It’s All in the Family…or is it? Make Sure Everyone’s on the Same Page

 By Nina Atwood

Dear Nina: I’m in a three year relationship. The hours that we work differ greatly and as a result, we do not get to spend the time together that I would like. My daughter seems to want to love her, but when I ask her to go and spend time as a family, there are an abundance of excuses. Even watching TV she will sit away from us and then claims that I push her away when my daughter is there. I just don’t understand what else I can do other than continue to ask her to join us. I really need to know if this is worth it or if I should finally break it off. – Pete

Dear Pete: There are several issues in your question. First, what are your intentions in this relationship? I hear you calling it “family time,” but until you are married, you are not a family. Your girlfriend may be responding with ambivalence toward you and your daughter because she’s unclear about what her role is in the family that you already have. If you haven’t discussed marriage as a strong intention, then you can’t complain because she doesn’t want to get too attached to you as a threesome.

Second, what is your intention regarding communication with your girlfriend? I hear your complaint but is she fully aware that you are feeling this way? Until you clearly express what bothers you, ask questions, and listen to her point of view, you don’t know what is really happening here.

She may have some other issue with you and your daughter that she’s not voicing. Closely bonded father/daughter relationships often present a barrier to the woman a man dates. How does she fit in? She’s not a mother, she’s not a stepmother. What is she? Try to have compassion for the difficulty that she may be having with this dynamic.

The way out of all of this is open, honest, loving communication. Sit down with your girlfriend and open two vital discussions: 1. What are our feelings/intentions toward one another? Is this a serious relationship, or is it a transitional love that has outlived its purpose? 2. If it’s serious, how can we blend together more as a future family?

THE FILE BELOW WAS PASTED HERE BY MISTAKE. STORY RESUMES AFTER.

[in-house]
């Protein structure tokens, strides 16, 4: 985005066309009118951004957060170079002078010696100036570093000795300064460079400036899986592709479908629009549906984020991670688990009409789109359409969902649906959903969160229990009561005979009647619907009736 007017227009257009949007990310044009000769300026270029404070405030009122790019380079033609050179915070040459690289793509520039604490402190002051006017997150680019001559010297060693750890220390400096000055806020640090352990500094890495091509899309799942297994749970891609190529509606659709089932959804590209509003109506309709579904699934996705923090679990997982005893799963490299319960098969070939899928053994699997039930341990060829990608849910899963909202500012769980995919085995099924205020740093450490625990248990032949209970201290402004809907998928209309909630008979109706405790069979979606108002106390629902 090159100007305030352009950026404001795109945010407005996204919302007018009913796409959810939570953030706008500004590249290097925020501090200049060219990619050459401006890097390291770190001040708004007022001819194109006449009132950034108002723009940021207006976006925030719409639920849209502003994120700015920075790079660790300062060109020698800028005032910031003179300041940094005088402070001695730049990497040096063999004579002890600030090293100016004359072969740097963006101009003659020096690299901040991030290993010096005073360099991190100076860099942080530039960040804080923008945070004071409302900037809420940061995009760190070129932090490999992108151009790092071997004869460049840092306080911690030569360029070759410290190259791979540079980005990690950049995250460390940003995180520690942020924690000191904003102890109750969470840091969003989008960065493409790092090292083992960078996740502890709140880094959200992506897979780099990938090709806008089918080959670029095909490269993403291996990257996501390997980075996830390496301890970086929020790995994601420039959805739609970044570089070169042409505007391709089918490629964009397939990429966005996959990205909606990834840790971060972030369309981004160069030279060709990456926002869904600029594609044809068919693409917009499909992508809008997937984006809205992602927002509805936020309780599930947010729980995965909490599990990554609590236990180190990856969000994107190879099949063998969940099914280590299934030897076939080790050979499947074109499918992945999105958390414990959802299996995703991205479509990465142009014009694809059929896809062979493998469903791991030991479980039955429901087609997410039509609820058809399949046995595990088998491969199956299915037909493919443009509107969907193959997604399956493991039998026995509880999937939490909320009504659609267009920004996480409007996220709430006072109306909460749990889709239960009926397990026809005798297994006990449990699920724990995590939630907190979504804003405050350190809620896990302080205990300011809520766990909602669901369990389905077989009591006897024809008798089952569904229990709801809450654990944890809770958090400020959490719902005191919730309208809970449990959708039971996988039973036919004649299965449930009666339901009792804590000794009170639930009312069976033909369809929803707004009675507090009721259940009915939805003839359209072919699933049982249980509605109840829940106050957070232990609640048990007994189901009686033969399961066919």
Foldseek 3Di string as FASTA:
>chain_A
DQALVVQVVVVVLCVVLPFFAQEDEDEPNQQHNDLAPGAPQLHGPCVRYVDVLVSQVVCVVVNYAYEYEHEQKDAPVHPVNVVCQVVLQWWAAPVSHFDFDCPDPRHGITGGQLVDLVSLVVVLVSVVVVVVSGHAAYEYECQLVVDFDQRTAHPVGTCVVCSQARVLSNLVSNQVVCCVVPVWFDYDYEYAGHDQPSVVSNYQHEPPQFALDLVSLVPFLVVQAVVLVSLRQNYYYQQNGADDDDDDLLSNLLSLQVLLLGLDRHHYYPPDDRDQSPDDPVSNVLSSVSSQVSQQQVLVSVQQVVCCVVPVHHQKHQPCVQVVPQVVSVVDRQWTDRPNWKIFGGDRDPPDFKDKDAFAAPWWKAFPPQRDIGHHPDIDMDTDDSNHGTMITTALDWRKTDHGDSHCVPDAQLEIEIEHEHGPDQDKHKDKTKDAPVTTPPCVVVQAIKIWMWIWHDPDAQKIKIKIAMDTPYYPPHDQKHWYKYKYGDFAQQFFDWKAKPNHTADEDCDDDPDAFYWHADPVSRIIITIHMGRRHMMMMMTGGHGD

Pete, it’s vital that you do your own personal self-reflection before raising these questions. If you don’t see marriage with this woman, if you’re not absolutely wild about her, then maybe the real answer is that you need to move on. On the other hand, if you are in love with her and you do want a future, then it’s time for you to get serious about it; it’s time for you to step up and push for far more open, honest communication.

Once you’ve clarified your own feelings, then your feelings for one another, you have some context in which to discuss how you are going to blend as a family and move toward marriage. These two discussion items may go back and forth – don’t expect it to be clear cut. Expect more than one discussion to clear the fog and understand where you are with one another. Then you can begin to work out the issue of family time.

Entry Filed under: Advice for Men,Dating,Marriage,Relationships


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